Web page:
No one likes running out of money, least of all when they are retired from work and no longer are earning a salary. Although we do of course have social security which (we hope) will provide a basic income, this barely offers enough money to cover the basic, essential spending.
Most people will need some other form of private or occupational pension arrangement to help supplement the income they receive from the Government.
If you have a final salary pension then you don’t have as much to worry about as you will receive an income based upon the salary you received when you retired, which may also be indexed to Inflation. Your income should start at a healthy level in comparison to what you used to earn and will also keep up with future rises in inflation.
However the majority of pensioners are not this fortunate and will have been saving into a defined contribution pension plan. This means their income is based upon the age at which they retire along with the amount of money they have managed to accumulate. Whichever category you fall into with regard to pension income, it is wise to begin planning your retirement finances as early as possible.
Follow these steps which will help you on your way….
Get an Early Start on Your Retirement Planning
This is crucial in ensuring you get a decent level of income in retirement. In short, the sooner you start, the less you will have to put away each month in order to get the same level of savings for retirement. Ideally you want to start pension saving in your twenties, although this is proving increasingly difficult. But even if you can only put aside a few dollars a month those dollars will have much longer to grow and will provide you with the equivaleent of much larger contributions later on. It also starts a good habit of saving so you shouldn’t make excuses just because “it isn’t much” or “you need every cent to pay the mortgage.”
If your employer has a pension scheme then you should join it because you will benefit from the contributions they make each month. The employer normally matches whatever the employee puts into up to a specified maximum. However, if you don’t join the scheme you won’t be able to benefit from these contributions.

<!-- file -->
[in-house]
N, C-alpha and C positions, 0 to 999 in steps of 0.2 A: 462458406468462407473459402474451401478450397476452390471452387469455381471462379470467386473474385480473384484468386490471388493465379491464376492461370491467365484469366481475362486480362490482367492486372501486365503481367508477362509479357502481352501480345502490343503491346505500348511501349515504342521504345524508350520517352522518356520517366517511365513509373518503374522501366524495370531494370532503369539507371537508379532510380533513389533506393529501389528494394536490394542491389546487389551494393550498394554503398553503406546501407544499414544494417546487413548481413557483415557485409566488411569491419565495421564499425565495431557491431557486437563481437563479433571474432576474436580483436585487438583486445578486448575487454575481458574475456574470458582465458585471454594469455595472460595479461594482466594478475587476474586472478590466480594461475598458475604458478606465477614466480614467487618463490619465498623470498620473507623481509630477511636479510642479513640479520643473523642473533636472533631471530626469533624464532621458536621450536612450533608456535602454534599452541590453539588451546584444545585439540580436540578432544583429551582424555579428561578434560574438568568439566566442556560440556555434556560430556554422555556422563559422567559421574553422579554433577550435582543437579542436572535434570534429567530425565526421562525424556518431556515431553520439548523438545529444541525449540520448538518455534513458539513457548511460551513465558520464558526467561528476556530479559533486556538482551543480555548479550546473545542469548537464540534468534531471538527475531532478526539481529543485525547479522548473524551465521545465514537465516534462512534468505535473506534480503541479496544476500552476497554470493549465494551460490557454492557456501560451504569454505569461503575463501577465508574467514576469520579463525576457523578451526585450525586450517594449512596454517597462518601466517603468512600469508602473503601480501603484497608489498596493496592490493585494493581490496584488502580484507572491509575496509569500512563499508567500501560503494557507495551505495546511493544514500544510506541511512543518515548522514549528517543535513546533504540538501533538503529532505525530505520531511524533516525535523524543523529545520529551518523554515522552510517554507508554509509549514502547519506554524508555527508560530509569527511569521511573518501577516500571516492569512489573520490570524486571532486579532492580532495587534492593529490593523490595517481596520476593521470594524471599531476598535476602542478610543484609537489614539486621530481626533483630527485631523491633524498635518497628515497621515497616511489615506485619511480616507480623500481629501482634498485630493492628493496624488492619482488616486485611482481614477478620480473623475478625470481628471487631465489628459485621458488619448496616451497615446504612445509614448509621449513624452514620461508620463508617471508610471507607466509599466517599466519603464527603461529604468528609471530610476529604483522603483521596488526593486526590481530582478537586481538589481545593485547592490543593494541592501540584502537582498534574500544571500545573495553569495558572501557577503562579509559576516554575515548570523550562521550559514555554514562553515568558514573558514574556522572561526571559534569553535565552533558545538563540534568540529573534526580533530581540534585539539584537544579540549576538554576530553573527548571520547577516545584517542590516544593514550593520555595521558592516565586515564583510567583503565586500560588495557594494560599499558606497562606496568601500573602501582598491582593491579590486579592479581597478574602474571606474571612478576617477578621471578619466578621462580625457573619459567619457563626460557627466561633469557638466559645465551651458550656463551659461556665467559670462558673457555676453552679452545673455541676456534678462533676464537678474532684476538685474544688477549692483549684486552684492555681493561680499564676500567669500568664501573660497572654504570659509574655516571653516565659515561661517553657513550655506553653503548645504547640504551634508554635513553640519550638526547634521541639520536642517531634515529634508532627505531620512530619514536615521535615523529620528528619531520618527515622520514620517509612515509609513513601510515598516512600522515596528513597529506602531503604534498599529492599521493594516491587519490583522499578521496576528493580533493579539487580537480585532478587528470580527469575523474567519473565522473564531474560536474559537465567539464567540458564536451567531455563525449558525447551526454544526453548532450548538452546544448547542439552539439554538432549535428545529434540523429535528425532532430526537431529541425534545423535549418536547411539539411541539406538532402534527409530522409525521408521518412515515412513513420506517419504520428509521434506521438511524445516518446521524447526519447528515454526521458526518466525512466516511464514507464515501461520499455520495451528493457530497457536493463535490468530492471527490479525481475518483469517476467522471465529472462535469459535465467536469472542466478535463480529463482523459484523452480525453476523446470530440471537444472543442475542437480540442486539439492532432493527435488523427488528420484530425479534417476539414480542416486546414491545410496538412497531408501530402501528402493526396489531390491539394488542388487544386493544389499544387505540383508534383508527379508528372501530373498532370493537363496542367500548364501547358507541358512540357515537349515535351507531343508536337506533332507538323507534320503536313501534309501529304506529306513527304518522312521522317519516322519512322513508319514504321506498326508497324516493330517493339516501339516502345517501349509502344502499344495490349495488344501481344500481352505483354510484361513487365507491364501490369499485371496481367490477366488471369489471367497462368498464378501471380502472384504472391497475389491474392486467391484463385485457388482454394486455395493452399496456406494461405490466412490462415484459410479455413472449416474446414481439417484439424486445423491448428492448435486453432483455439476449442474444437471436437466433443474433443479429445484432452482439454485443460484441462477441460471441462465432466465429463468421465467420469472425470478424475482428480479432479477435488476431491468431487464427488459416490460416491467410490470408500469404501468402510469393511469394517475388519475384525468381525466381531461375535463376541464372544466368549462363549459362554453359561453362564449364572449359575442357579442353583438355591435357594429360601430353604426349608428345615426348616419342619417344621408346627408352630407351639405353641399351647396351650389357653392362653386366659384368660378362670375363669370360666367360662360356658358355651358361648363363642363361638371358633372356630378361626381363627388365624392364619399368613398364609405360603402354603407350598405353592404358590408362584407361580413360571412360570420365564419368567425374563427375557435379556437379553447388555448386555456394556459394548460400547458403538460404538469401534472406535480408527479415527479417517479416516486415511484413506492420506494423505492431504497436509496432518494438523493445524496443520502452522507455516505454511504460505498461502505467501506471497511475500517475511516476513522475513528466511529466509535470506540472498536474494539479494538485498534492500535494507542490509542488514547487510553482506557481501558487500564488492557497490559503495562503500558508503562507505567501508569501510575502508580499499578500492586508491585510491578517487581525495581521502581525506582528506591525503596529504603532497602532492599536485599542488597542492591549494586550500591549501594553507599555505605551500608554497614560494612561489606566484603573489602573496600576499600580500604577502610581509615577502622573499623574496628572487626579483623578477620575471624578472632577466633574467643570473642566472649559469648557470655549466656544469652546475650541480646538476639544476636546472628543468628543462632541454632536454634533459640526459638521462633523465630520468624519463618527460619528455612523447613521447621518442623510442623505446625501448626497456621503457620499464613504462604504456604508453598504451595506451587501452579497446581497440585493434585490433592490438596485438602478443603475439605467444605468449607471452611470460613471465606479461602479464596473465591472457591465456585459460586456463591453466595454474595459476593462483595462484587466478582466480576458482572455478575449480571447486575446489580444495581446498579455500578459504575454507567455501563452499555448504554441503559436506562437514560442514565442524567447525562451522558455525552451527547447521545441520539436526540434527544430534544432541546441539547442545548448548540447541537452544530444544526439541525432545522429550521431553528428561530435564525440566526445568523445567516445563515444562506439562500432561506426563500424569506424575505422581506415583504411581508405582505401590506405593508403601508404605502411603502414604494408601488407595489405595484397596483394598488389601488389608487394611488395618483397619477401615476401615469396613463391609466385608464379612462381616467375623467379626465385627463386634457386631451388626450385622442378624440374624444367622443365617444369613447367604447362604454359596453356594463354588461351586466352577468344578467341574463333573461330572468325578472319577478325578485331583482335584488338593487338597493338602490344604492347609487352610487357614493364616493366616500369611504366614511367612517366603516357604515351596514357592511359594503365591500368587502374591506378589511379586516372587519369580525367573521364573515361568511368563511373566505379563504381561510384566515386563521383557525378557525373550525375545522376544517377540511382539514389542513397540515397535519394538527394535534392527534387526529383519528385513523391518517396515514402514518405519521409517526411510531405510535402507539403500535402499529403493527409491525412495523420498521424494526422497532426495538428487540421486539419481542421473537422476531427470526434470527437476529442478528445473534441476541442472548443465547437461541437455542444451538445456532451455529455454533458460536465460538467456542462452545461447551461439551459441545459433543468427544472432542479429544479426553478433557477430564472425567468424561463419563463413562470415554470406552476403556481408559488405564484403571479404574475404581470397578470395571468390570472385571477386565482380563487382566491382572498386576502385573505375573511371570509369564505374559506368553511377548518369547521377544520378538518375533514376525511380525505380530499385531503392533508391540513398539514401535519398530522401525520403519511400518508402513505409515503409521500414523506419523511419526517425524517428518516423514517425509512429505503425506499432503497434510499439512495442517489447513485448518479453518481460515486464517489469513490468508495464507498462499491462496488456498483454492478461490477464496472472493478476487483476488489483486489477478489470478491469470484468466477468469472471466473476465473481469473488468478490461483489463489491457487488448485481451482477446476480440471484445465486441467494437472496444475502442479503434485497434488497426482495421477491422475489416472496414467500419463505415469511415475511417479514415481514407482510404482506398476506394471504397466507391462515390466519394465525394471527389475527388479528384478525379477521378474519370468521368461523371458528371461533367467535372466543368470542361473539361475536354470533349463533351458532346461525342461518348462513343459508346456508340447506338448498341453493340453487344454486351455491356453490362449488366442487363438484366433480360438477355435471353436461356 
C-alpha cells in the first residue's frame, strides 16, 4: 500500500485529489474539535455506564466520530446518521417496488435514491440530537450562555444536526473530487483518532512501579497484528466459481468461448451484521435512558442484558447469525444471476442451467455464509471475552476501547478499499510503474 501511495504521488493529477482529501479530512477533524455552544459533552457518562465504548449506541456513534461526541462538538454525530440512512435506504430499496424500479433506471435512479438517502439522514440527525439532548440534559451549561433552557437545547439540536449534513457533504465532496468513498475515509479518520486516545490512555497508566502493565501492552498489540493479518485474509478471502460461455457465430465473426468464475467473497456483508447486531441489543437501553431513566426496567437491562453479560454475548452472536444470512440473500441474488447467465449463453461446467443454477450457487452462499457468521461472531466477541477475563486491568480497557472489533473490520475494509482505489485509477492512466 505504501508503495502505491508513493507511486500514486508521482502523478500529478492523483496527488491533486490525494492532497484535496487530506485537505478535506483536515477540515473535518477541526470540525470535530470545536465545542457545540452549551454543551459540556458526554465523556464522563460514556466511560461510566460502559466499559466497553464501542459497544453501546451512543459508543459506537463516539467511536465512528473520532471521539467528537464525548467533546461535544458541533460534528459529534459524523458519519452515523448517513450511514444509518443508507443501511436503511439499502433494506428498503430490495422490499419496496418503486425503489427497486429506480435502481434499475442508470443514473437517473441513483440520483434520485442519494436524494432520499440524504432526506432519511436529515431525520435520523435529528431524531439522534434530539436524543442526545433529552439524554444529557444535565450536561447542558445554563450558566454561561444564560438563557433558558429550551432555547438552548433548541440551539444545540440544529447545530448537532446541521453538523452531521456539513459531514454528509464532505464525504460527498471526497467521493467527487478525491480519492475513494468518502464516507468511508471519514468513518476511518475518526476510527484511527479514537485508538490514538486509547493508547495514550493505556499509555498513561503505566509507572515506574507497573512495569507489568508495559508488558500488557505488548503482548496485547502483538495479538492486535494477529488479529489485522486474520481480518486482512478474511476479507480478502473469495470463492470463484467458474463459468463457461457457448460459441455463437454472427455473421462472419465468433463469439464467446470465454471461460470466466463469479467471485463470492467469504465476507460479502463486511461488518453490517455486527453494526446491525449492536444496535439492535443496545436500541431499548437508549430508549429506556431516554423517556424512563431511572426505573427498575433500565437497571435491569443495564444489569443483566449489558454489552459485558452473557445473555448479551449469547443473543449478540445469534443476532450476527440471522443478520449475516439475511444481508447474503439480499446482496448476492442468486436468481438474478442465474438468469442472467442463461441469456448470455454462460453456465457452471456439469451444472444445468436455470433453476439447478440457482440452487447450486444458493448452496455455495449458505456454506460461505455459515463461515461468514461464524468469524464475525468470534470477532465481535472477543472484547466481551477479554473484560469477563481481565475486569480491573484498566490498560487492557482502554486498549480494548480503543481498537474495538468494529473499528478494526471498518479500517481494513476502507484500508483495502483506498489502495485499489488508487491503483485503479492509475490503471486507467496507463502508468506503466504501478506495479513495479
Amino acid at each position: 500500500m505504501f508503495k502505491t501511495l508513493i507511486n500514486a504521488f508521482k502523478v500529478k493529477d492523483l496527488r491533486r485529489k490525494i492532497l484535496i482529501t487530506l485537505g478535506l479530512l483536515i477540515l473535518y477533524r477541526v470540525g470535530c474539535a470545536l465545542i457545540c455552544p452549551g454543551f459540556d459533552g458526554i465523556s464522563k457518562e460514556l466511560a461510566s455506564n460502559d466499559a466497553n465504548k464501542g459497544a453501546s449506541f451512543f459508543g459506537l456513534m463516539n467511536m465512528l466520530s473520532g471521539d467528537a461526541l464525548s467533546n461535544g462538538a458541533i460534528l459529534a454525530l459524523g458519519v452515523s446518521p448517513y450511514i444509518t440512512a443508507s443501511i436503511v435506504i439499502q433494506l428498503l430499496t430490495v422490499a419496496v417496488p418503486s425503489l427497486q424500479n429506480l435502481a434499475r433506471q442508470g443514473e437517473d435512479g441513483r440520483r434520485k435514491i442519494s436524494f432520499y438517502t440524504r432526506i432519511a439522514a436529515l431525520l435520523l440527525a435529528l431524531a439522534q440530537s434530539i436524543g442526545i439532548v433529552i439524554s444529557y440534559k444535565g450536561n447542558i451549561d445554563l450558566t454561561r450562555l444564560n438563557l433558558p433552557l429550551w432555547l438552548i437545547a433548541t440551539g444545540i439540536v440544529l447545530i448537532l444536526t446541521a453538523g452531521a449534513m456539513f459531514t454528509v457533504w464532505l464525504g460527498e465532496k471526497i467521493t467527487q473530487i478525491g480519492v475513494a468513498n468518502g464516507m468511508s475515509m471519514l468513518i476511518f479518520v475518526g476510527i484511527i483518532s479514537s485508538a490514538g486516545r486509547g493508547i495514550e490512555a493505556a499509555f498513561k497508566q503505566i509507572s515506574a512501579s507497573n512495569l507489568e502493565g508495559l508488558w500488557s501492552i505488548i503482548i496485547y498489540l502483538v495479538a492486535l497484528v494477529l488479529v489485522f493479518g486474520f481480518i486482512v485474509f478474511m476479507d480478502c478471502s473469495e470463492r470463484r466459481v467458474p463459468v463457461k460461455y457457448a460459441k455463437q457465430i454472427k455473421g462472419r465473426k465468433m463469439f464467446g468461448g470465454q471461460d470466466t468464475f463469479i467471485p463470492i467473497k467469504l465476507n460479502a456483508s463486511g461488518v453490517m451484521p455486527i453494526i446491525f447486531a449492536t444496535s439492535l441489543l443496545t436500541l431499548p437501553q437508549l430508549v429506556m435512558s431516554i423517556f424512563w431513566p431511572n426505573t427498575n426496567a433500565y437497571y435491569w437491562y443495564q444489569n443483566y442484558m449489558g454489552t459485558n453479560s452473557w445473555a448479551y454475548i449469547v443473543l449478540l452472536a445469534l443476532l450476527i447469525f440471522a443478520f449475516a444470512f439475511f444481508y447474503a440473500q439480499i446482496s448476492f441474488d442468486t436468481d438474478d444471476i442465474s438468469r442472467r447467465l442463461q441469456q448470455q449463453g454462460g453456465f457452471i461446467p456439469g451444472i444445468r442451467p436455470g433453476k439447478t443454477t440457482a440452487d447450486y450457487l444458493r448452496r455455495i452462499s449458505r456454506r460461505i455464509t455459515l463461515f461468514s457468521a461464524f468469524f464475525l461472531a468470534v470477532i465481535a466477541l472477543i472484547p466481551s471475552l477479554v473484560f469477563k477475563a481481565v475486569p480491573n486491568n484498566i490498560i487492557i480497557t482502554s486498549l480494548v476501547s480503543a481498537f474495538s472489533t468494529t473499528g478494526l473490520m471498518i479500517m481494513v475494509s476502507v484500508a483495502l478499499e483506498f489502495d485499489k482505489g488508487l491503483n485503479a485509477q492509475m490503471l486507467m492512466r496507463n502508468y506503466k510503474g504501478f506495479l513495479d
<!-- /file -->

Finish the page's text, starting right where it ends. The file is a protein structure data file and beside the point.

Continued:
Save Money Yourself
Although pension saving is important, you should also have your own savings account. This can be either a conventional savings account or an ISA (in the UK) which will allow you to put money away tax free, subject to annual limits. Saving can be hard when wages are stagnant and prices are rising but whenever you manage to come into some money, perhaps earning a bonus, overtime or through inheritance then it is prudent to keep that money as savings rather than splurge it on a luxury purchase.
Pay Off Debts Before You Retire
It makes sense to pay down debts before you retire because once you are retired you will find it harder (if not impossible) to reduce the amount of money you owe after you retire and are on a fixed income. You should definately pay off your mortgage before retirement, as this is normally the biggest debt of all. Another reason why it is beneficial to pay off debt is the rate of interest that you will be charged each year.
It is also worth noting of course that your financial security in retirement is also dependent on factors outside of your control. These include how long you live for and the rate at which prices rise (or fall) during your retirement (which impacts on your spending power). However you can help yourself by being prudent when working, ensuring you get the best annuity rates and planning your retirement well in advance of you actually retiring.